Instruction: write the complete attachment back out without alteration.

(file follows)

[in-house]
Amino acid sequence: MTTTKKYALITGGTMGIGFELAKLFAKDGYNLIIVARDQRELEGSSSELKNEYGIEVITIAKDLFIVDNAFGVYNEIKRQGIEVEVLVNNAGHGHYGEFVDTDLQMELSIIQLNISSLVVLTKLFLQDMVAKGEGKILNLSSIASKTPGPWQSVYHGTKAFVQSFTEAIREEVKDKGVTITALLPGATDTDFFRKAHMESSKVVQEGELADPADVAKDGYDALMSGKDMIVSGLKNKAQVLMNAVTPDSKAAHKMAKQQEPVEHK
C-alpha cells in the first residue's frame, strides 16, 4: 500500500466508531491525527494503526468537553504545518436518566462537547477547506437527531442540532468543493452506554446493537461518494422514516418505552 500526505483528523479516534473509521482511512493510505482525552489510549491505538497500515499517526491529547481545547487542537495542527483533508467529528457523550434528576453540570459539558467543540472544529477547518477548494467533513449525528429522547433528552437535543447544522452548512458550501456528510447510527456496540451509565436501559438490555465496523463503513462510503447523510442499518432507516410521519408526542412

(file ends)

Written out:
[in-house]
Amino acid sequence: MTTTKKYALITGGTMGIGFELAKLFAKDGYNLIIVARDQRELEGSSSELKNEYGIEVITIAKDLFIVDNAFGVYNEIKRQGIEVEVLVNNAGHGHYGEFVDTDLQMELSIIQLNISSLVVLTKLFLQDMVAKGEGKILNLSSIASKTPGPWQSVYHGTKAFVQSFTEAIREEVKDKGVTITALLPGATDTDFFRKAHMESSKVVQEGELADPADVAKDGYDALMSGKDMIVSGLKNKAQVLMNAVTPDSKAAHKMAKQQEPVEHK
C-alpha cells in the first residue's frame, strides 16, 4: 500500500466508531491525527494503526468537553504545518436518566462537547477547506437527531442540532468543493452506554446493537461518494422514516418505552 500526505483528523479516534473509521482511512493510505482525552489510549491505538497500515499517526491529547481545547487542537495542527483533508467529528457523550434528576453540570459539558467543540472544529477547518477548494467533513449525528429522547433528552437535543447544522452548512458550501456528510447510527456496540451509565436501559438490555465496523463503513462510503447523510442499518432507516410521519408526542412